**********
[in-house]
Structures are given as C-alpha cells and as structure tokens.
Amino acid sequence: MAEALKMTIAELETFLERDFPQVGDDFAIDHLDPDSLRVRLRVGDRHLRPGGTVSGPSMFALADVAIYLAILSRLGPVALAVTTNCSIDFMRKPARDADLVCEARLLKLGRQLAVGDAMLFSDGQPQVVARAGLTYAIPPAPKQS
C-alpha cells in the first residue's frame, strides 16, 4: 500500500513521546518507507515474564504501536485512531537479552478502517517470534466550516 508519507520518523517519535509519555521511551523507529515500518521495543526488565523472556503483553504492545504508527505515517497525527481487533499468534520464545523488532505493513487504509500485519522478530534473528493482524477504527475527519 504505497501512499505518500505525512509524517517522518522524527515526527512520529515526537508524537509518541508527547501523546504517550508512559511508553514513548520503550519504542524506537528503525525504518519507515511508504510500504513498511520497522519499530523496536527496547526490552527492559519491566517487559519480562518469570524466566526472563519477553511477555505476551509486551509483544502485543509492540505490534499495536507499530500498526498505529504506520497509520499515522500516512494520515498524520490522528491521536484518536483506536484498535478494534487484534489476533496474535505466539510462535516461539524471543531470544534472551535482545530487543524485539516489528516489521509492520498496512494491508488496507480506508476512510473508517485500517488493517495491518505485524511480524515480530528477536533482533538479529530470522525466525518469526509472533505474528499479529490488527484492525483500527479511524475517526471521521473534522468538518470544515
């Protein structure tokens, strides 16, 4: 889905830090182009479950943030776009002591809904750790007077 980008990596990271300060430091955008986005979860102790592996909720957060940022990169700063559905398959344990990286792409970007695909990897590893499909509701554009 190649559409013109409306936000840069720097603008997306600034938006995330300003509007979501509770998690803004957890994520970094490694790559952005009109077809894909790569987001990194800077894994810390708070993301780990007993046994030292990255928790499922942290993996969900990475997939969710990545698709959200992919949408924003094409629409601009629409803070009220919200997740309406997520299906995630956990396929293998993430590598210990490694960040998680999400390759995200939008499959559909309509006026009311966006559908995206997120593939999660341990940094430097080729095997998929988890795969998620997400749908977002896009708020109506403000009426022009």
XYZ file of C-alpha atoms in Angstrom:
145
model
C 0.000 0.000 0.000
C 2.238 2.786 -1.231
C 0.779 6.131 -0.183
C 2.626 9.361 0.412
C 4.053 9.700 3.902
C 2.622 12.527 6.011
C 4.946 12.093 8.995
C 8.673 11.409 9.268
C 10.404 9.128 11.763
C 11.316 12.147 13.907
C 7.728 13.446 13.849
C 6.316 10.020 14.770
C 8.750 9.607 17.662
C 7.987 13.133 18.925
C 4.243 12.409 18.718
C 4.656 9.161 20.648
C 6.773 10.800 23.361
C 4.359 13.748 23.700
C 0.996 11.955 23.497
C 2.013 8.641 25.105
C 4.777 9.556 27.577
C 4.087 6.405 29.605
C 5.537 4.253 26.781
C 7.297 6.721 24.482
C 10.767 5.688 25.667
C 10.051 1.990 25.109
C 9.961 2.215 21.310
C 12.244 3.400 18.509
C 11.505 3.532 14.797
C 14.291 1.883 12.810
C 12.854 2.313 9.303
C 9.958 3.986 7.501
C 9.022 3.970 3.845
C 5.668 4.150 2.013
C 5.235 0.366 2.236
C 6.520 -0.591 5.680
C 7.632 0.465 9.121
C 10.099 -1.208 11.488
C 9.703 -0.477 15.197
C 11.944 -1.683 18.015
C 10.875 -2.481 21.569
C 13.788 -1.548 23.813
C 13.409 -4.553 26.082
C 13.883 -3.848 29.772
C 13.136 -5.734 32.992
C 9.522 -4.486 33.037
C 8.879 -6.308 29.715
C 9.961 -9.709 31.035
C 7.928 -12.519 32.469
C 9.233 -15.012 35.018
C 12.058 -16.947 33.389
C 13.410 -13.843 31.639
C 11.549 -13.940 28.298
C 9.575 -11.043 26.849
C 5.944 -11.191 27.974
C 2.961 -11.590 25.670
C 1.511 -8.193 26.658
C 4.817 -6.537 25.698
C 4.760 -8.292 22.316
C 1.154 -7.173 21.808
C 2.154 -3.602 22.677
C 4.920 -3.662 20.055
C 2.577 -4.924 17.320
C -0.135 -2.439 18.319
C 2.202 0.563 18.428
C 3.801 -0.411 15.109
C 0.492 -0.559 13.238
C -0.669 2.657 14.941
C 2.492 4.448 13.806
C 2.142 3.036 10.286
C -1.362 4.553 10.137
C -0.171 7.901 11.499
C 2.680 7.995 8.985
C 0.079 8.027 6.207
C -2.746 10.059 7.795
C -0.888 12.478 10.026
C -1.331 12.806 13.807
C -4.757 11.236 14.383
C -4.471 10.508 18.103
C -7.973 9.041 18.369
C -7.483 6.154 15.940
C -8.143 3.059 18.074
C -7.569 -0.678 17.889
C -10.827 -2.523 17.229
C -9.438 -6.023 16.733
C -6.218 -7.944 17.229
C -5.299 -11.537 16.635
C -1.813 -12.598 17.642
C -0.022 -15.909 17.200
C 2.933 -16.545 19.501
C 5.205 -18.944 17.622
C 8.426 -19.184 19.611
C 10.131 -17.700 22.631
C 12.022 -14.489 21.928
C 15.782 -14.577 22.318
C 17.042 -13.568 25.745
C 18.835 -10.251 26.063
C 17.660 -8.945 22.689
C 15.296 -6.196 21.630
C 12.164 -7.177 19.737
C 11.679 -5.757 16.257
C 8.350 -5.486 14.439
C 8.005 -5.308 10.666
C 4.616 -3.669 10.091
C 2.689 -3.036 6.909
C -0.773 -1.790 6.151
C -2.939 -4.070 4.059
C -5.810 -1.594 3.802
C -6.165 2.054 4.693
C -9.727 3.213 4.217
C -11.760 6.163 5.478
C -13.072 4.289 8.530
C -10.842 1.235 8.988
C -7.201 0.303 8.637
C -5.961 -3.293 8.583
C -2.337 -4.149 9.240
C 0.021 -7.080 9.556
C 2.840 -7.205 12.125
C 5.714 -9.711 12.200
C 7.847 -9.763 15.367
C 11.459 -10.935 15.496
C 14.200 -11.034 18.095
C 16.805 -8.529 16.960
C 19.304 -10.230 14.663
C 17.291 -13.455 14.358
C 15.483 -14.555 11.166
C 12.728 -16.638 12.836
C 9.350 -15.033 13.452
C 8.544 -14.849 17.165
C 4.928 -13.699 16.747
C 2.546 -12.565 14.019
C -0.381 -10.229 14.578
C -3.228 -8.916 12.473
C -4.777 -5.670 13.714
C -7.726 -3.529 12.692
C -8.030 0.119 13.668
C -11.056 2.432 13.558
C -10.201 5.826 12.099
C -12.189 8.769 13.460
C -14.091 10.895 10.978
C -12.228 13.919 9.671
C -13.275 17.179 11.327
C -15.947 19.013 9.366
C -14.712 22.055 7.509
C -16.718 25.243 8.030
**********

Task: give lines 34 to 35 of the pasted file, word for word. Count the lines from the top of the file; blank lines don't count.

C 10.051 1.990 25.109
C 9.961 2.215 21.310